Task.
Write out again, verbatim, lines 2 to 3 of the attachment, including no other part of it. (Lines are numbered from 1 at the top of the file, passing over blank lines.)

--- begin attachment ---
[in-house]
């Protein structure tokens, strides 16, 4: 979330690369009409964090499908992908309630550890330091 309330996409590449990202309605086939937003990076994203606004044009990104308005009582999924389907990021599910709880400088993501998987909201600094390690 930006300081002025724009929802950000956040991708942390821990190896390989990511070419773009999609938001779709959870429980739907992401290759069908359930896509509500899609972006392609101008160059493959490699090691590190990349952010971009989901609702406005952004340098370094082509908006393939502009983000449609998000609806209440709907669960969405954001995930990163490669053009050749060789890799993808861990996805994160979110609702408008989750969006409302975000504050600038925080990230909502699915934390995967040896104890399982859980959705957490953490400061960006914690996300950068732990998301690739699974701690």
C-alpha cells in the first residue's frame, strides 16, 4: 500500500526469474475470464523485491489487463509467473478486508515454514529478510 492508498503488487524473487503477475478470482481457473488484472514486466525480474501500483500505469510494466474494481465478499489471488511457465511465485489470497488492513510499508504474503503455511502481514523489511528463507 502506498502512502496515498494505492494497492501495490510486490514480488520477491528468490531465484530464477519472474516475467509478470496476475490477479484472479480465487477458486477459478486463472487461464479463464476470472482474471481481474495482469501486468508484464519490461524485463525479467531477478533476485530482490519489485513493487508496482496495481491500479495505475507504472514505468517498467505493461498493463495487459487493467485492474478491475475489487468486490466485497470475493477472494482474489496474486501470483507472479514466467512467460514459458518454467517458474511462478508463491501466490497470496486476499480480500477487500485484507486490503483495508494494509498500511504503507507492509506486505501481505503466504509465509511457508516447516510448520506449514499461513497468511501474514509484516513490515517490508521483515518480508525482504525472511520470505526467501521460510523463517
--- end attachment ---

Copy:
């Protein structure tokens, strides 16, 4: 979330690369009409964090499908992908309630550890330091 309330996409590449990202309605086939937003990076994203606004044009990104308005009582999924389907990021599910709880400088993501998987909201600094390690 930006300081002025724009929802950000956040991708942390821990190896390989990511070419773009999609938001779709959870429980739907992401290759069908359930896509509500899609972006392609101008160059493959490699090691590190990349952010971009989901609702406005952004340098370094082509908006393939502009983000449609998000609806209440709907669960969405954001995930990163490669053009050749060789890799993808861990996805994160979110609702408008989750969006409302975000504050600038925080990230909502699915934390995967040896104890399982859980959705957490953490400061960006914690996300950068732990998301690739699974701690």
C-alpha cells in the first residue's frame, strides 16, 4: 500500500526469474475470464523485491489487463509467473478486508515454514529478510 492508498503488487524473487503477475478470482481457473488484472514486466525480474501500483500505469510494466474494481465478499489471488511457465511465485489470497488492513510499508504474503503455511502481514523489511528463507 502506498502512502496515498494505492494497492501495490510486490514480488520477491528468490531465484530464477519472474516475467509478470496476475490477479484472479480465487477458486477459478486463472487461464479463464476470472482474471481481474495482469501486468508484464519490461524485463525479467531477478533476485530482490519489485513493487508496482496495481491500479495505475507504472514505468517498467505493461498493463495487459487493467485492474478491475475489487468486490466485497470475493477472494482474489496474486501470483507472479514466467512467460514459458518454467517458474511462478508463491501466490497470496486476499480480500477487500485484507486490503483495508494494509498500511504503507507492509506486505501481505503466504509465509511457508516447516510448520506449514499461513497468511501474514509484516513490515517490508521483515518480508525482504525472511520470505526467501521460510523463517